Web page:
FIGS. 5 and 5a are views similar to FIG. 3, but showing a second embodiment of air coupler installation driven through the ground, respectively in assembled and disassembled condition;
FIG. 6 is an exploded view of the second embodiment of the drying machine air coupler;
FIG. 7 is a top plan view of an automatic clothes dryer and associated air discharge coupler device, in accordance with a third embodiment of the invention, the double arrow suggesting how the air coupling device automatically sets in operative position upon rearward motion of the clothes dryer toward the back wall of the room, reference W designating a nearby washing machine;
FIG. 8 is a perspective view of said third embodiment of the coupling device of the invention;
FIG. 9 is a sectional view of part of the third embodiment of coupling device, shown attached to a cut-away portion of drying machine; and
FIG. 10 is a cross-section of the left hand side clipper portion of the coupler device illustrated in FIG. 8.
Laundry room 10 includes a flooring 12, a back wall 14 and an optional partition wall 16. A clothes washing machine 18 and a clothes drying machine 20 are to be located within laundry room 10. Each machine 18, 20 constitutes a large and heavy, box-like housing, rollably spacedly carried over ground 12 by idle rollers or swivel casters 22, for facilitating their displacement within the laundry room 10. Machines 18 and 20 are usually mounted side by side, preferably rearwardly against the back wall 14 and laterally against partition wall 16. Such an arrangement is desirable for obvious efficiency concerns in space allocation within the laundry room 10.
Looking more particularly to the drying machine 20, there is defined a closed housing having a bottom wall 24, front and rear walls 26, 28, two opposite side walls 30, a top wall 32, and a control panel 34 upwardly depending from the rear edge of top wall 32. A number of ground-engaging swivel casters 22 are spacedly mounted to bottom wall 24, wherein a vertical ground clearance 36 is defined between bottom wall 24 and the laundry room flooring 12. Access to the clothes loading area within housing 20 may be obtained through a door 38 hingedly mounted to front wall 26. Control panel 34 enables a user to operate a rotating drum surrounding the dryer clothes loading area, and to actuate a heating device for generating a heated air volume for drying the damp clothes being tumbled by the rotating drum. A fan (not illustrated) progressively evacuates the water-vapour saturated heated air volume through an air outlet port (not illustrated) conventionally mounted to the machine rear wall 28.
Accordingly with the invention, a first coupling member 42 is anchored to rear wall 28 proximal to said machine outlet port, while a second coupling member 44 is anchored to the laundry room flooring 12 adjacent back wall 14. Couplers 42, 44 are in substantial horizontal register, and are destined to matingly engage each other in their operative, assembled condition, as illustrated in FIG. 2, from their disassembled, released condition illustrated in FIG. 2a, through fore and aft displacement of housing 20, over flooring 12, rollingly with casters 22, as suggested by wide arrows 46 of FIGS. 1 and 2a. In their assembled, interconnected condition (FIG. 2), the pair of couplers 42, 44 defined a first horizontal clearance 48 between walls 14 and 28. Back wall clearance 48 may be larger than ground clearance 36, as illustrated. In their disassembled, released condition (FIG. 2a), the pair of couplers 42, 44 define a second horizontal clearance 50, which is necessarily greater than first clearance 48.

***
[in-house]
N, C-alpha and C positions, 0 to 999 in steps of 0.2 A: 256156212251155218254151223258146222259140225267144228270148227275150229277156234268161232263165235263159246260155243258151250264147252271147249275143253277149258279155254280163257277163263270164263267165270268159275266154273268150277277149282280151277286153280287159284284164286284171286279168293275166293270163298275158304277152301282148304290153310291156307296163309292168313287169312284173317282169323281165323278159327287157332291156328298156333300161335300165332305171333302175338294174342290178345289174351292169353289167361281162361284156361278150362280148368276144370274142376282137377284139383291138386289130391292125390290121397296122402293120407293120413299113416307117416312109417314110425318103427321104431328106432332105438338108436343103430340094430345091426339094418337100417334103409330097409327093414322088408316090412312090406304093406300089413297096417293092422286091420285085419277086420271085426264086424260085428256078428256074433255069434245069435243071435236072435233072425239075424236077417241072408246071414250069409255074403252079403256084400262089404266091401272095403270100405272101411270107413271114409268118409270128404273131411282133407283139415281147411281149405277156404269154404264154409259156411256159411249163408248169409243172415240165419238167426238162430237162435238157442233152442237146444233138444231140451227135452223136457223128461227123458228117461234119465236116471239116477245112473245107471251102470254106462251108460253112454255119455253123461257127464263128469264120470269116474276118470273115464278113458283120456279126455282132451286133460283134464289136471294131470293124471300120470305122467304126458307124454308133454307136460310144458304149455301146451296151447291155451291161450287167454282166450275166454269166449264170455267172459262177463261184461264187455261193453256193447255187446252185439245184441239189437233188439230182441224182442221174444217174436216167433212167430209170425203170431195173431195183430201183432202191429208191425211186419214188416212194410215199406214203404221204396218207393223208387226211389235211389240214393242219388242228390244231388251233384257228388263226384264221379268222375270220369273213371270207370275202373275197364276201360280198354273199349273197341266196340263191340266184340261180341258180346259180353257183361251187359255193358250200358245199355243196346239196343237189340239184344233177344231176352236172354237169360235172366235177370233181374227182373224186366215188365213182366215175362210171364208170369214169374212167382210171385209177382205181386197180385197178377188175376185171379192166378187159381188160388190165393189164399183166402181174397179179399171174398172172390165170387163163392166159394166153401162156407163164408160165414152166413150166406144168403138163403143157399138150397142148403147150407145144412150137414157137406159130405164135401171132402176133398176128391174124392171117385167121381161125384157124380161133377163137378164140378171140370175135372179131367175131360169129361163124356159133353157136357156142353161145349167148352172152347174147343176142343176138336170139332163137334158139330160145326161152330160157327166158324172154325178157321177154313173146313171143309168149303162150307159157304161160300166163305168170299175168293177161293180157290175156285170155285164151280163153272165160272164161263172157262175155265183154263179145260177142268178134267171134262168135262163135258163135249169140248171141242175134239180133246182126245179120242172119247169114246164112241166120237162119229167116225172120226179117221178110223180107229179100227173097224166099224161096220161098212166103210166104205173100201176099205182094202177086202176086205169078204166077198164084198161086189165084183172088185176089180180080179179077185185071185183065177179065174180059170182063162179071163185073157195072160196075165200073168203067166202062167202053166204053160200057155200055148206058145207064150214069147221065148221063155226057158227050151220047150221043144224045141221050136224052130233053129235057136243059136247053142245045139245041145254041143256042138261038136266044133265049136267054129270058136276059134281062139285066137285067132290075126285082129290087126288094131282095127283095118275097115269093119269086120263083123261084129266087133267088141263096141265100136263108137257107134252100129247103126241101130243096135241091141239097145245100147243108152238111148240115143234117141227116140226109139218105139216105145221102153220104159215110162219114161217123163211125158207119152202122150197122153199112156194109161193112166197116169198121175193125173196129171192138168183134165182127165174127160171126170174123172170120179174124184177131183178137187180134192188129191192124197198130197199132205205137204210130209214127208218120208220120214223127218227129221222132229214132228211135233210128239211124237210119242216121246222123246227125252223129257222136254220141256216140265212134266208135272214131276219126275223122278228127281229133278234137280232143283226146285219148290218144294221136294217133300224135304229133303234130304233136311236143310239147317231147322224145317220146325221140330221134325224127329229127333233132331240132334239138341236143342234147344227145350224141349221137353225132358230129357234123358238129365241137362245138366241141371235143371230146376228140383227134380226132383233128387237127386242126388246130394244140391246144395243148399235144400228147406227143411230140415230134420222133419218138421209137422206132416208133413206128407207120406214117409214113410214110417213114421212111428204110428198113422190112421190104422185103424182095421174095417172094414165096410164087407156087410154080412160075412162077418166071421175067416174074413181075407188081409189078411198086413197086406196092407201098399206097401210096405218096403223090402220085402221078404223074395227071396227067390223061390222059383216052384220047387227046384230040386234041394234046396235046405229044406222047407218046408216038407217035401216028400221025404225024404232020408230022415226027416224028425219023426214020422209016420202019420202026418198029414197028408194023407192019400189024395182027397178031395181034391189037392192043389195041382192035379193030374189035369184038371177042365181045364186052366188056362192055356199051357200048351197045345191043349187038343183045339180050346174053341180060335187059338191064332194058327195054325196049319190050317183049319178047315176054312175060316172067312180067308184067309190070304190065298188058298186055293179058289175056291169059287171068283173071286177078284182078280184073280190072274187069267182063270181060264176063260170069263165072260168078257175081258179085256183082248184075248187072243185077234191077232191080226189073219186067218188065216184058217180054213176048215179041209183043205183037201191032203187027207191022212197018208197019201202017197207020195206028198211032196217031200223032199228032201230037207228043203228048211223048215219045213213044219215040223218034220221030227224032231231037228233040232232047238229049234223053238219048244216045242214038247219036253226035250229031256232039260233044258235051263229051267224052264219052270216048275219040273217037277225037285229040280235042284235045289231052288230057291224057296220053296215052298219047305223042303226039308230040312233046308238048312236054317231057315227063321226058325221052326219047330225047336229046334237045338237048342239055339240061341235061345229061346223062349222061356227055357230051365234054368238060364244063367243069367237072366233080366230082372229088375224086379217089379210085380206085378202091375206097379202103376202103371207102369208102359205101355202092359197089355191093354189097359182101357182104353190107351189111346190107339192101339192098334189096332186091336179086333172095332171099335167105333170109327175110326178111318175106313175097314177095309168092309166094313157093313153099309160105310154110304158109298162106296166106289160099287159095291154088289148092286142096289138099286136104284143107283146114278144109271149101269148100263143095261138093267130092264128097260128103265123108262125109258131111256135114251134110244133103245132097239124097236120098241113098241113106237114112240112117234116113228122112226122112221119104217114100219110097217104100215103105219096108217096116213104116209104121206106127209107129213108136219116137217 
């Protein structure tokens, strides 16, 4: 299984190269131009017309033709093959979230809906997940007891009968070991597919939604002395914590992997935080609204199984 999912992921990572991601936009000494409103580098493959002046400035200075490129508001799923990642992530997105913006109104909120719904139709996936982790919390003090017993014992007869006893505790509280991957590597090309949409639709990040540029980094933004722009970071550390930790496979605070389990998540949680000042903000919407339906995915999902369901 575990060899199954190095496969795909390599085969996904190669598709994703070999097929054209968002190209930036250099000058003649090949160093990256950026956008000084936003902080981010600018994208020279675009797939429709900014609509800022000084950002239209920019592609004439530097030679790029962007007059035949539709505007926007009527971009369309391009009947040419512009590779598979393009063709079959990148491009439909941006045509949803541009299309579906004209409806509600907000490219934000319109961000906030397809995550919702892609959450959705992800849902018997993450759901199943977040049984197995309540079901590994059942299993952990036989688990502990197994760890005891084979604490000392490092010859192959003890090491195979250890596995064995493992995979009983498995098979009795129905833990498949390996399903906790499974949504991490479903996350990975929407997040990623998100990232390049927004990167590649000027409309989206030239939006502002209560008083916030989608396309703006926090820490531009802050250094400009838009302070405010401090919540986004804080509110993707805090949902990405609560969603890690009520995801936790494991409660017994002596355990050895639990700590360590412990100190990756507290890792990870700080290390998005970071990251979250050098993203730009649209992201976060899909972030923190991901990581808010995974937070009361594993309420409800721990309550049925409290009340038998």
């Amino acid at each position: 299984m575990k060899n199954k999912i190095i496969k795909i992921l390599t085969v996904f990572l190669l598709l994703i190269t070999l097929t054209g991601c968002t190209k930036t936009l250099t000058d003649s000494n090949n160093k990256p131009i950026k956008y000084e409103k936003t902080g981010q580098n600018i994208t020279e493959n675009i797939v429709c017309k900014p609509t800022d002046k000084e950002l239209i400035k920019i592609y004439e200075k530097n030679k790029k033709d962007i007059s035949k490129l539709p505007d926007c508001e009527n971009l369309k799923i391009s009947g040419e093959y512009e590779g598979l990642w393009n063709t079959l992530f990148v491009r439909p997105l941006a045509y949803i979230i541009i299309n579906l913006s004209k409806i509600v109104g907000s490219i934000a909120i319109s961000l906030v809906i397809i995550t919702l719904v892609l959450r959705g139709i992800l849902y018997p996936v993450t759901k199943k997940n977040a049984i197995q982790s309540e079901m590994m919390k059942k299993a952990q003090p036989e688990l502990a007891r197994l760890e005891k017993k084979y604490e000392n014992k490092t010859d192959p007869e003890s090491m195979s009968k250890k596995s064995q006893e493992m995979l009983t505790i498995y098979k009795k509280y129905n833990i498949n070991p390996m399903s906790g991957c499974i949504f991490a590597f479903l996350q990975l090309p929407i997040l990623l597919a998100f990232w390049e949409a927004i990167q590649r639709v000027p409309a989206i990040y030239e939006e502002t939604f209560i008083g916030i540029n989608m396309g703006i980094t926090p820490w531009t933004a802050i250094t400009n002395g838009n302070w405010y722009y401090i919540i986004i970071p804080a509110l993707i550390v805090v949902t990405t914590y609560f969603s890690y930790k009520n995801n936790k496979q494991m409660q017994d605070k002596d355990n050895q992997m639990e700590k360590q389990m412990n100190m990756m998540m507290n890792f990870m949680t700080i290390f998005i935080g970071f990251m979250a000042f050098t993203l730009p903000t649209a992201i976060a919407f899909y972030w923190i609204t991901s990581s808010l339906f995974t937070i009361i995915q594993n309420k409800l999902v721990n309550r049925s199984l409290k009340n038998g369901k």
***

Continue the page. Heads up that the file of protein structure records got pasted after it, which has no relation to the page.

The first embodiment of couplings 42, 44 illustrated in FIGS. 2, 2a and 3-4 is destined for use with a flexible air outlet hose 52, which endwisely opens to the ambient air outside of the laundry room building, through an outlet port in a laundry room wall other than flooring 12, for example through back wall 14. Coupling 42 consists of a quadrangular plate 54, having a large circular through-bore 56. A rigid, cylindrical flue 58 edgewisely depends from plate 54, coaxially with bore 56, and is anchored thereto. Flue 58 is diametrally similar to bore 56. The top and bottom edge sections 54a, 54b of plate 54 are bent at right angle, on the side of flue 58, to constitute rectangular parallel flanges orthogonal to the lengthwise axis of flue 58. Flanges 54a, 54b extend radially outwardly of flue 58.
Coupling 44 consists of a quadrangular plate 60, having a large circular aperture 62. A rigid cylindrical flue 64 edgewisely depends from plate 60, coaxially with aperture 62, and is anchored thereto. Flue 64 is diametrally similar to aperture 62. The top and bottom edge sections 60a, 60b of plate 60 are bent on the side opposite flue 64, to constitute cross-sectionally U-shape flanges extending parallel to one another and orthogonal to the lengthwise axis of flue 64. Each flange 60a, 60b defines a mouth or channel 60c, 60d respectively opening one toward the other. Flanges 60a, 60b extend radially outwardly of bore 62. Mouths 60c, 60d are widthwisely smaller than rectangular flanges 54a, 54b of plate 54, and plate 54, slightly shorter than plate 60. Hence, the free faces of plates 54, 60 are slidable flatly one against the other, guidingly by the lengthwise, sliding rail engagement of flanges 54a, 54b into and through U-channels 60c, 60d.
Means 66 are provided to releasably lock the coupler halves 42, 44 in their assembled condition. Locking means 66, best illustrated in FIG. 4, includes a spring-loaded metal strip 68, anchored to flange 60a and having a free end tongue 68a projecting beyond the leading edge thereof at 60a'. Strip 68 extends along a plane orthogonal to wall 60. Tongue 68a has an inturned end lip 70. A cord 72 is endwisely anchored to tongue 68a, and provided at its opposite end with a finger-engageable ring 74. A U-shape bracket 76 is anchored to an upper portion of laundry room back wall 14, in register with coupler 44. The lower leg 78 of U-bracket 76 includes a through-bore 78a through which freely extends cord 72, while the upper leg thereof at 80 is releasably engaged by ring 74. The length of cord 72 is adjusted to be slightly longer than the distance between lower strip 68 and upper bracket lower leg 78. Hence, upon forcibly hooking ring 74 onto the bracket upper leg 80, cord 72 will lift tongue 68a, thereby biasing lip 70 to clear the flange leading edge 60a'. Thus, when coupler 42, 44 is fully assembled, ring 74 is released from top leg 80, wherein lip 70 will engage the trailing end 54' of flange 54a, to prevent unauthorized disassembly thereof. For release of coupler halves 42, 44, ring 74 is again lifted, biasing cord 72 to pull tongue 68a away from flange leading edge 60a'.